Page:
The Singapore Biennale opened one week ago, and we’re so excited by the buzz that DomoGeo’s architect and Product Development guru, Eko Prawoto, is generating that we just have to share.
designboom, which bills itself as the world’s first web-based art, architecture and design magazine, has some great photos of Eko’s Wormhole installation, including a fabulous interior shot that helps those of us not in Singapore imagine what it’s like to walk through the conical bamboo structures.
But what’s really cool is the press around Eko’s approach to architecture, design and community in the developing world—something dear to our hearts here at DomoGeo.
The Jakarta Globe has a great feature about Eko’s approach to art and architecture, and goes into detail about Eko’s award-winning work rebuilding the Indonesian village of Ngibikan, which was destroyed in the 2006 Yogyakarta earthquake. A quote from the paper:
Eko said that after the earthquake, outsiders looking at the situation might have had one thought only: everything is gone. But at second glance, the picture looked quite different.
“It was only physical,” he explained. “The social capital and structure was still there, the people’s knowledge, their skills, their culture. And I thought it was important to start the reconstruction from what was already there…
“We used available materials, like their old doors and windows, and all the people’s creativity could be [channeled into finishing] their new homes,” Eko said. “Sometimes, to design is to reactivate or to rediscover what is already there.”
Working with natural materials like bamboo and straw isn’t new to Eko, and involving communities in his projects isn’t either.
“I am only a tiny part of the whole process,” Eko said. “I actually believe that the process is more interesting than the result because it’s showing how human beings interrelate with one another and exchange ideas.”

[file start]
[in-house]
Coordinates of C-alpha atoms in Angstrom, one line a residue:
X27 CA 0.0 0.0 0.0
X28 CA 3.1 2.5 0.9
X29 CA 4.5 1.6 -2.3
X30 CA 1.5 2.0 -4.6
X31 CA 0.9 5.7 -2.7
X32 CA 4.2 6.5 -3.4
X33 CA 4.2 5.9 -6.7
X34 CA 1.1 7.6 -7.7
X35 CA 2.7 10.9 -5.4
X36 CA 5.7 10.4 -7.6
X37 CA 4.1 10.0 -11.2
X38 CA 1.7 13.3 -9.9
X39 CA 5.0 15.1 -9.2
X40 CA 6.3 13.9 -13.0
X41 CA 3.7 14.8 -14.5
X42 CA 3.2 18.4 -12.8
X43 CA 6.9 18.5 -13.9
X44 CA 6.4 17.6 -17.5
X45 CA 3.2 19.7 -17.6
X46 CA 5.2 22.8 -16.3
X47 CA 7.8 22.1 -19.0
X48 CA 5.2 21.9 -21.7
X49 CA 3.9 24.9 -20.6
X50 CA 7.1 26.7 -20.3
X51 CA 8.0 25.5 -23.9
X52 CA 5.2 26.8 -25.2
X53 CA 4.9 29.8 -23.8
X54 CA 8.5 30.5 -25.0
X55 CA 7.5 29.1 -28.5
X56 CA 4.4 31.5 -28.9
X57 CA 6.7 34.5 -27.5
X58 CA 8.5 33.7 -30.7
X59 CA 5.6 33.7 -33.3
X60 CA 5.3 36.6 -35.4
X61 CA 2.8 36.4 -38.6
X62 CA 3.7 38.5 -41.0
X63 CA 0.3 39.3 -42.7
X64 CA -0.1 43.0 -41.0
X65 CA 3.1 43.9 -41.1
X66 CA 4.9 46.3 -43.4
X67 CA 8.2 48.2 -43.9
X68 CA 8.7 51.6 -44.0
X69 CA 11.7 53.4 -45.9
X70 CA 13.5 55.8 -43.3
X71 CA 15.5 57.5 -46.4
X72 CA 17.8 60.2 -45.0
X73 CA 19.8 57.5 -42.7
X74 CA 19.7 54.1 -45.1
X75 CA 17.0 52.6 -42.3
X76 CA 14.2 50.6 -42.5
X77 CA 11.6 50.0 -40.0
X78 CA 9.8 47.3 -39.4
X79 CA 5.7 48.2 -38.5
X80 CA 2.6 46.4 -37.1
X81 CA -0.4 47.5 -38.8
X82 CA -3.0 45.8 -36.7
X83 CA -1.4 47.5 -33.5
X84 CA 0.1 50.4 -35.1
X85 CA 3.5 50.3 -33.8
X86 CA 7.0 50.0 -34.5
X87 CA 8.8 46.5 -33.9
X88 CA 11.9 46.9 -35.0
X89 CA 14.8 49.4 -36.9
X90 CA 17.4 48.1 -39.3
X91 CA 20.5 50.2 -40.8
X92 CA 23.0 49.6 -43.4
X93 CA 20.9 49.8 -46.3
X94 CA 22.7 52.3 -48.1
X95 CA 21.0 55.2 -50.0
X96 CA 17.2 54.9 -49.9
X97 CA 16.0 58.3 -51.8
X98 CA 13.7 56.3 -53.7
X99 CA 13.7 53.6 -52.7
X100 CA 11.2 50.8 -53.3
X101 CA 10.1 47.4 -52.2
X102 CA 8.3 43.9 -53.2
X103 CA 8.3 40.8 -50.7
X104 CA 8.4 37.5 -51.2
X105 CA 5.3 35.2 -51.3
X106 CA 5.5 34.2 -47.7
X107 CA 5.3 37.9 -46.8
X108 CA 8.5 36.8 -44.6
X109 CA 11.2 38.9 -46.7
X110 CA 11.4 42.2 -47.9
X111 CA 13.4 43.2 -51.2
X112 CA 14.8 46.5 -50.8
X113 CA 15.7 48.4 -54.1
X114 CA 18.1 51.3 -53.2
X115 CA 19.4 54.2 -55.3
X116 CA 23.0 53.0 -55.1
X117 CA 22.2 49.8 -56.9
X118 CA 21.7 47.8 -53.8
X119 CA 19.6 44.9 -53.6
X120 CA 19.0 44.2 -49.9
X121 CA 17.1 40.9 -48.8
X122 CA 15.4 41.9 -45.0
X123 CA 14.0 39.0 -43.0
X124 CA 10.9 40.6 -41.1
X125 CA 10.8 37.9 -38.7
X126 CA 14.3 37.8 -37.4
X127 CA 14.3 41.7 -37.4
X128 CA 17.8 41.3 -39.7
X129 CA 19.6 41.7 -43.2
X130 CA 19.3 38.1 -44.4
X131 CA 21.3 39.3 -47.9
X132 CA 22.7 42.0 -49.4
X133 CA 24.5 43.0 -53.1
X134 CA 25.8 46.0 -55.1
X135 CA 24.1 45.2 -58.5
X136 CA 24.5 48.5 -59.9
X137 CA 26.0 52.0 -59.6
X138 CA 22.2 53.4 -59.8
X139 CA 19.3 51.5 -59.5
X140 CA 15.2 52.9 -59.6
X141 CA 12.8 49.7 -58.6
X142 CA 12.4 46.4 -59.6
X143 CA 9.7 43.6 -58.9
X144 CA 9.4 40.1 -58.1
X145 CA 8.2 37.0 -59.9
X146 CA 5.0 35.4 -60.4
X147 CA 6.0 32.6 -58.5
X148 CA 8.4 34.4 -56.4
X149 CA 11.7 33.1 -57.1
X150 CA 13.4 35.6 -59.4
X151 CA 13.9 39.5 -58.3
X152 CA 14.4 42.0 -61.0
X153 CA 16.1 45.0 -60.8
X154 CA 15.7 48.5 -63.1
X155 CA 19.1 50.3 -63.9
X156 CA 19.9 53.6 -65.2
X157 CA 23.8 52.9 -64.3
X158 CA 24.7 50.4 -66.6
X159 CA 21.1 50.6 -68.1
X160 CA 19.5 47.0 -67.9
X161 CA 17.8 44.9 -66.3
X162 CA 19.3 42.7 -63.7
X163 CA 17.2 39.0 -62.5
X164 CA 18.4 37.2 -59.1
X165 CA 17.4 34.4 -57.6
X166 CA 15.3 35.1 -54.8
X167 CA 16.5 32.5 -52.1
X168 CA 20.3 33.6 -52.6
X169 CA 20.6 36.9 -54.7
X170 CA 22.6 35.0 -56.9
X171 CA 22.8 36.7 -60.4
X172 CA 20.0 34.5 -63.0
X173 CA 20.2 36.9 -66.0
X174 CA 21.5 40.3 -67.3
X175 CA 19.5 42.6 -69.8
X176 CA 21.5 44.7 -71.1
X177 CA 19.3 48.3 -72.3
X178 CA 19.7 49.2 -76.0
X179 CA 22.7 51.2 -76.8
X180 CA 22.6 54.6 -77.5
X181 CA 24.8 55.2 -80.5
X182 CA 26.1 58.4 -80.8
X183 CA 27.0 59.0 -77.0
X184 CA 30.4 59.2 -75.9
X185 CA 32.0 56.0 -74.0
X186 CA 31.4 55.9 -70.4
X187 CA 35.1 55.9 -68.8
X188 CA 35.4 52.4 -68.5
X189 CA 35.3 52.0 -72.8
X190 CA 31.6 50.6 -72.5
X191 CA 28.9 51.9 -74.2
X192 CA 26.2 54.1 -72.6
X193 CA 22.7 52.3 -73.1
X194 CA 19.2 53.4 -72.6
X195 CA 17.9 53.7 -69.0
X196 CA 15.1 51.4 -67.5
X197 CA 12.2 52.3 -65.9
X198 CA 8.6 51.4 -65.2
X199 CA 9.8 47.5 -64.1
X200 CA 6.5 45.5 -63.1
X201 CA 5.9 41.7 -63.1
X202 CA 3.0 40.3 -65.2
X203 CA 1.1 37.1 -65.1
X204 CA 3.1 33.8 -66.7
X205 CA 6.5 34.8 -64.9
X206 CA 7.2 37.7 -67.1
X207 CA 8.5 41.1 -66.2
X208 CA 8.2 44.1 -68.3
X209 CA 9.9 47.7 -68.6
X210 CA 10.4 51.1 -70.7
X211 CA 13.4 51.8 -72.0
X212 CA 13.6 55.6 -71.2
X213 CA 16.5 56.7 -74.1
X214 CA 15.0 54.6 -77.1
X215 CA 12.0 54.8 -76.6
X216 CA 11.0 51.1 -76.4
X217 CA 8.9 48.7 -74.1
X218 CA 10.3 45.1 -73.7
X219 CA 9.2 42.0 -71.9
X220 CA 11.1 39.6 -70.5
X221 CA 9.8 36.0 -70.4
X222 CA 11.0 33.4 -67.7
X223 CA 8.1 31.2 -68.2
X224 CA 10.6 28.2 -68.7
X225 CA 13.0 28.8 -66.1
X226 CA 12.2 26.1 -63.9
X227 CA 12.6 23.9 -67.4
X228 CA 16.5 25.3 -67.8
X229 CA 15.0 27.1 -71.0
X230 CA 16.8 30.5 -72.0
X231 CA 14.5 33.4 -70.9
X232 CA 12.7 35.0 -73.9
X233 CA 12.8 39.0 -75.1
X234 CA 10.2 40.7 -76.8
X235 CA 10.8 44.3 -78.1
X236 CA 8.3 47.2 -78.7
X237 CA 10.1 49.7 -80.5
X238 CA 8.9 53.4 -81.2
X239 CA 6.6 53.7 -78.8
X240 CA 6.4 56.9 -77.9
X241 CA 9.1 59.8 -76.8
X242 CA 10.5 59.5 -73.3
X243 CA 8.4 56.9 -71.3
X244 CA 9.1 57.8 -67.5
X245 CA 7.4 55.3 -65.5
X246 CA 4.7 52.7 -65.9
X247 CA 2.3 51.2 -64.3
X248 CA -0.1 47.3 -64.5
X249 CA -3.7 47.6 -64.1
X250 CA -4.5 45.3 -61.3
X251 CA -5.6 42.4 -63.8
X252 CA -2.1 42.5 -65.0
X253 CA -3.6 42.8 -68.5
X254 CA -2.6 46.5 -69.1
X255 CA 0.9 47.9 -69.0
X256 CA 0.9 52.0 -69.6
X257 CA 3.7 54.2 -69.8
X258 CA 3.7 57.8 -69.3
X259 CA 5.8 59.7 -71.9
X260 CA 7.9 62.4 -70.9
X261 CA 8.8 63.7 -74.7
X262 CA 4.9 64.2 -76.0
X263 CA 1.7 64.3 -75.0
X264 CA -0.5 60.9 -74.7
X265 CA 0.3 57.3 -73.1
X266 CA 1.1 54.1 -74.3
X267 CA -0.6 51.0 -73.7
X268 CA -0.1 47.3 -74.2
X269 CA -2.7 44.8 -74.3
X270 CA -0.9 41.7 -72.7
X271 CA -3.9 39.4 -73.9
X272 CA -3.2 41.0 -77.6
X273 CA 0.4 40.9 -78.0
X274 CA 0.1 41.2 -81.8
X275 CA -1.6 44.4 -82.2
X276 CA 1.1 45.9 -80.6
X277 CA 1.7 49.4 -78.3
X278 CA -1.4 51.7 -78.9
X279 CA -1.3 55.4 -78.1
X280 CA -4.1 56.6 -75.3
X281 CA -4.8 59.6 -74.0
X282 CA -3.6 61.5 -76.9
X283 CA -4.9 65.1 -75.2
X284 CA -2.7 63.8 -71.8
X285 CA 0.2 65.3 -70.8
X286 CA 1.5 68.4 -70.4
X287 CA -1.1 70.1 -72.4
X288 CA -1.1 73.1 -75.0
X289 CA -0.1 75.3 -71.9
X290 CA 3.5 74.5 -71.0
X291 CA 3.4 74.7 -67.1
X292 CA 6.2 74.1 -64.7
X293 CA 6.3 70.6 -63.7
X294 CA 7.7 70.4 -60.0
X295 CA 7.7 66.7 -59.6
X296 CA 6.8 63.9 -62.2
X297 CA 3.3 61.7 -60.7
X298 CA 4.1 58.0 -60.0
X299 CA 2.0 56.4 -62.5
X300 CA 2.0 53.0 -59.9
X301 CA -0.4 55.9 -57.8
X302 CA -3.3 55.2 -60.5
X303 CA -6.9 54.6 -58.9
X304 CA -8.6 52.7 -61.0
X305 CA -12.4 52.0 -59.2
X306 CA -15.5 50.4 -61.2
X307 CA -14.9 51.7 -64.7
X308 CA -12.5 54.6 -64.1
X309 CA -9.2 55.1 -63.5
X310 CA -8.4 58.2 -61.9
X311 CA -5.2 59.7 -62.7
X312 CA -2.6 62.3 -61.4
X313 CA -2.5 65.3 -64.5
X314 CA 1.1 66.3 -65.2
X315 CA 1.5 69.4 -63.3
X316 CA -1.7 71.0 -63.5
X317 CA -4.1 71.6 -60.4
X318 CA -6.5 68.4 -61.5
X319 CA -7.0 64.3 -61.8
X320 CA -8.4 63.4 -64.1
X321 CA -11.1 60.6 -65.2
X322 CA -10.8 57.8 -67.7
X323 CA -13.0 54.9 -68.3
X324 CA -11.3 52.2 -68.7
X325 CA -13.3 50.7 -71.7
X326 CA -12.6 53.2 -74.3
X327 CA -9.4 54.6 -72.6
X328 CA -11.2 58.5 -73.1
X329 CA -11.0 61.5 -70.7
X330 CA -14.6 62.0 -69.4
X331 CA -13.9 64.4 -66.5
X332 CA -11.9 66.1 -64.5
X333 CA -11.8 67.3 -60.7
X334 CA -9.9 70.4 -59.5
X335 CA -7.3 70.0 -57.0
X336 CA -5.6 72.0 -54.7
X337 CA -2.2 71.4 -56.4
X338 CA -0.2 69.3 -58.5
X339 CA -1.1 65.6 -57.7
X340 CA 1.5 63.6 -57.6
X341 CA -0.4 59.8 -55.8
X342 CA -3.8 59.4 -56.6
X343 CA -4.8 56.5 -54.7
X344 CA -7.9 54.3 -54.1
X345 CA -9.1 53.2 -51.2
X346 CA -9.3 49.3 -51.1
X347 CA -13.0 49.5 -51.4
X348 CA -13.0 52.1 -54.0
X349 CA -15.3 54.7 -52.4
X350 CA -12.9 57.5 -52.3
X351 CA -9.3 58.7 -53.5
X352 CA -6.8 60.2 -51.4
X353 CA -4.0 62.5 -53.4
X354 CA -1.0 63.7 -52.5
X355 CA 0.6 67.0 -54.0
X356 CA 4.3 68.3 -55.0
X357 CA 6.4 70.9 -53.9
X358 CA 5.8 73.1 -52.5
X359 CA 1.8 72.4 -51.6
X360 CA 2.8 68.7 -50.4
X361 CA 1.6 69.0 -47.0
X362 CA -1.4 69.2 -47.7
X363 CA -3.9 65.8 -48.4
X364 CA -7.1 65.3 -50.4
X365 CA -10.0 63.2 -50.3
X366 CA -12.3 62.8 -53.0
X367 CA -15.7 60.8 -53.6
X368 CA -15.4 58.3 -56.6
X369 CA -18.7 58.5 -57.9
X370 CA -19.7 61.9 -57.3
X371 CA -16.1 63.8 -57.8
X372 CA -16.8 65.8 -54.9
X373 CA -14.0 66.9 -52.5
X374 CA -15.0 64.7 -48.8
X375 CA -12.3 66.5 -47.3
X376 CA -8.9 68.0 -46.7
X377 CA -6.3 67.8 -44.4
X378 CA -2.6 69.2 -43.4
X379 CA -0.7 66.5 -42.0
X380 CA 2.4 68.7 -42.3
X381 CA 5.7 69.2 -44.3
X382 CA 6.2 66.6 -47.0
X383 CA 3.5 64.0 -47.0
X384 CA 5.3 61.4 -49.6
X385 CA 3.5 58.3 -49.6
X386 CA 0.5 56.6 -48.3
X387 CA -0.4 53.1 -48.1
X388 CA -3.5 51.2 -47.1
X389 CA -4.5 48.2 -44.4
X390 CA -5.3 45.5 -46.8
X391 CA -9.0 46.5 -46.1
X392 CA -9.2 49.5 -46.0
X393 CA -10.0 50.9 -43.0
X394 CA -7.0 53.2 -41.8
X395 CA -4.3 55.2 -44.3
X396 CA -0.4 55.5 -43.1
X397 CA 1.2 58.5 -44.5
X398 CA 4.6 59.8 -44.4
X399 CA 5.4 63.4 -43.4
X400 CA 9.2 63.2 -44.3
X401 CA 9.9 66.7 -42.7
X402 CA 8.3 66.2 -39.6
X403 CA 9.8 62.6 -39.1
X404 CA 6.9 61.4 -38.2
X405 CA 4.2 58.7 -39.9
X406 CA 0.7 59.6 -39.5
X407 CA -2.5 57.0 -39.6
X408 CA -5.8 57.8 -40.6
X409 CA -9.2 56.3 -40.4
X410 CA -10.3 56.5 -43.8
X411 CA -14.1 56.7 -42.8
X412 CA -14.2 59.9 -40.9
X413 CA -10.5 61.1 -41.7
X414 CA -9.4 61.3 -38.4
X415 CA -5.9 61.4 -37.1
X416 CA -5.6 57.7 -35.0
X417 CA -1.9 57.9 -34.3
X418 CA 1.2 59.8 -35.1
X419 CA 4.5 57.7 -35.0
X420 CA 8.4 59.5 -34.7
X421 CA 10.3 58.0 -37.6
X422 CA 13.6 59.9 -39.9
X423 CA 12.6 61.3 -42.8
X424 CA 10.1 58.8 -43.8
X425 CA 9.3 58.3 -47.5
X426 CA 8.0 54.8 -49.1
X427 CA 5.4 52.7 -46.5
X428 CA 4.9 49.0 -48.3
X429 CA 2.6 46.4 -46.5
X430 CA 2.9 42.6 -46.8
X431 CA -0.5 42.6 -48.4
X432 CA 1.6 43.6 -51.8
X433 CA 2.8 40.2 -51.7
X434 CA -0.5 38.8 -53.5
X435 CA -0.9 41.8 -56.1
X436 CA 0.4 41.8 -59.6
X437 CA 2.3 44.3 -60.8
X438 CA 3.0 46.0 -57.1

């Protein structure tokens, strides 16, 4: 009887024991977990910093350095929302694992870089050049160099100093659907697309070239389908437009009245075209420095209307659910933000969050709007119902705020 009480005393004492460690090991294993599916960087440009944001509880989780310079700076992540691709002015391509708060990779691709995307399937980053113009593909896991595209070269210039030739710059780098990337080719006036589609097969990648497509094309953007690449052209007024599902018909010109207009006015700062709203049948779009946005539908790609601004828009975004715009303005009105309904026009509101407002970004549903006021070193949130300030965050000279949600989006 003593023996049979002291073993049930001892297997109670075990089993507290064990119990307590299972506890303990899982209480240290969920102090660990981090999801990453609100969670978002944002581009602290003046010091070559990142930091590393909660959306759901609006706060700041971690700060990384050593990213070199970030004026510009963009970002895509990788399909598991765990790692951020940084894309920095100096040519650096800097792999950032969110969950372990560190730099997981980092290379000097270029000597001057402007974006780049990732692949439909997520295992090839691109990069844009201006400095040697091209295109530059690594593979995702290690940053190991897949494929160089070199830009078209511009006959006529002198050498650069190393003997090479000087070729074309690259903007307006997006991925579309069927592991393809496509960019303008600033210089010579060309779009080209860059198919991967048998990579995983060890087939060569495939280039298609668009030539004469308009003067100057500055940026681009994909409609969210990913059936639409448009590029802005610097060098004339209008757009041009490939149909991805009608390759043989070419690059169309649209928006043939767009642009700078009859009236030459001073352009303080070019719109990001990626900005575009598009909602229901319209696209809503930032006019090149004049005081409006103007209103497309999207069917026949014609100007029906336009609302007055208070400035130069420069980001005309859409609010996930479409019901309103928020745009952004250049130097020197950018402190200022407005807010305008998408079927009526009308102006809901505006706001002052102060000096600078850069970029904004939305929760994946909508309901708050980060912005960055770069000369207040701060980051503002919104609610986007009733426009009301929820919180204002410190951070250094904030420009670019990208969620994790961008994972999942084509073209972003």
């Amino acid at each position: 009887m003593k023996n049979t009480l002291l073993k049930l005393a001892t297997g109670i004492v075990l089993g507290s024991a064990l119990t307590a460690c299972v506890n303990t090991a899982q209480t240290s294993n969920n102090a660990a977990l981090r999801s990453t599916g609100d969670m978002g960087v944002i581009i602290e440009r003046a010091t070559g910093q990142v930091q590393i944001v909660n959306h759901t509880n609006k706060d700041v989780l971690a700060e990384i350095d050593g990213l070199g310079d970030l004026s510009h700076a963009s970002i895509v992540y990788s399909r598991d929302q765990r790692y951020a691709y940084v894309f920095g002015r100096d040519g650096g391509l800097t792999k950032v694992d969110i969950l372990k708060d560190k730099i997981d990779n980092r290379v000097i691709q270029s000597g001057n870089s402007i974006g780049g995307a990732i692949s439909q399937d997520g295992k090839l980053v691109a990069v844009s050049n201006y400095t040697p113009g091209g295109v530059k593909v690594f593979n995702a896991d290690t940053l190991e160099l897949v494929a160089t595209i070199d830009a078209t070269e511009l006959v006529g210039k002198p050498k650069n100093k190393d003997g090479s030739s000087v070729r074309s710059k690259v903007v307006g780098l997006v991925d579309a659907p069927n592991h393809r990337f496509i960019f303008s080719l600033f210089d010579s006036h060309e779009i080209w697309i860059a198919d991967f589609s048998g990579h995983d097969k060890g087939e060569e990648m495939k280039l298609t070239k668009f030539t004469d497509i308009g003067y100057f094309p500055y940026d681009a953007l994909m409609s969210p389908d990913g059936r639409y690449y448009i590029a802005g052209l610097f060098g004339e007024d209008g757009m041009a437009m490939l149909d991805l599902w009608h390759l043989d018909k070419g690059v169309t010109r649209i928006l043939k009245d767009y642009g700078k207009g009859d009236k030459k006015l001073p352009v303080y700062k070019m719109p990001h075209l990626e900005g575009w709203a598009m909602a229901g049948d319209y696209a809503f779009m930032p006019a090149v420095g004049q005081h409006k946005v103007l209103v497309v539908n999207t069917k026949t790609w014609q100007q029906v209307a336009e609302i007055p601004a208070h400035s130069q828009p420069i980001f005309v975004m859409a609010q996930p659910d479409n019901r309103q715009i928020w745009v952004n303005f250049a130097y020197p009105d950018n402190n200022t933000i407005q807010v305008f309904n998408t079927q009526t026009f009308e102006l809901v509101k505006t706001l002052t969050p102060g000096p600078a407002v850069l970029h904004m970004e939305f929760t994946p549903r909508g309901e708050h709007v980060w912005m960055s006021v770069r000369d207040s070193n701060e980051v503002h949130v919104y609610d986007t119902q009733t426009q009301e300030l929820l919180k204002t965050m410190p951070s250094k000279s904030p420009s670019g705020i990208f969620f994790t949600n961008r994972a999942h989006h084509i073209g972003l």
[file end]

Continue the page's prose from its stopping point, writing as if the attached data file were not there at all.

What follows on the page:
Local Singapore publication Today also dives into Eko’s aesthetic, known as “gotong royong”, or the spirit of cooperation between communities. Eko says he learned this approach back in 2004, when foreign relief organizations rushed into Aceh after the devastating tsunami and began building single-family houses.
“What these organisations did not do, however, was take time to engage the community and find out that the people preferred their long-standing custom of half a dozen families or more living in one building. As a result, the tiny new houses remained empty…
Rather than simply rushing in to help rapidly build new houses [in 2006], Prof Prawoto invited the community to participate in the planning and ended up radically changing his own plans after taking the time to listen. Instead of building stronger concrete structures as he had intended, his team used wood or other local materials and even redesigned windows and bathrooms to fit the styles that people preferred.
“It is very important to learn from them … (to) not only invite them to participate, but also to change our concept. Sometimes we do not have the courage to do that; we impose ideas instead,” Prof Prawoto said. This focus on community involvement rather than dictating a solution is a large part of what led to his nomination for the prestigious Aga Khan Architecture Award.”
It’s also a large part of why Eko is working with DomoGeo. Our CEO and founder, Hasan Alemdar, spent two years living in periurban Asia getting to know its people and their preferences before beginning the design process on our houses. And his understanding of their needs and wants led him to realize that a house wasn’t enough: which is why we offer income-generating houses that are coupled with affordable financing.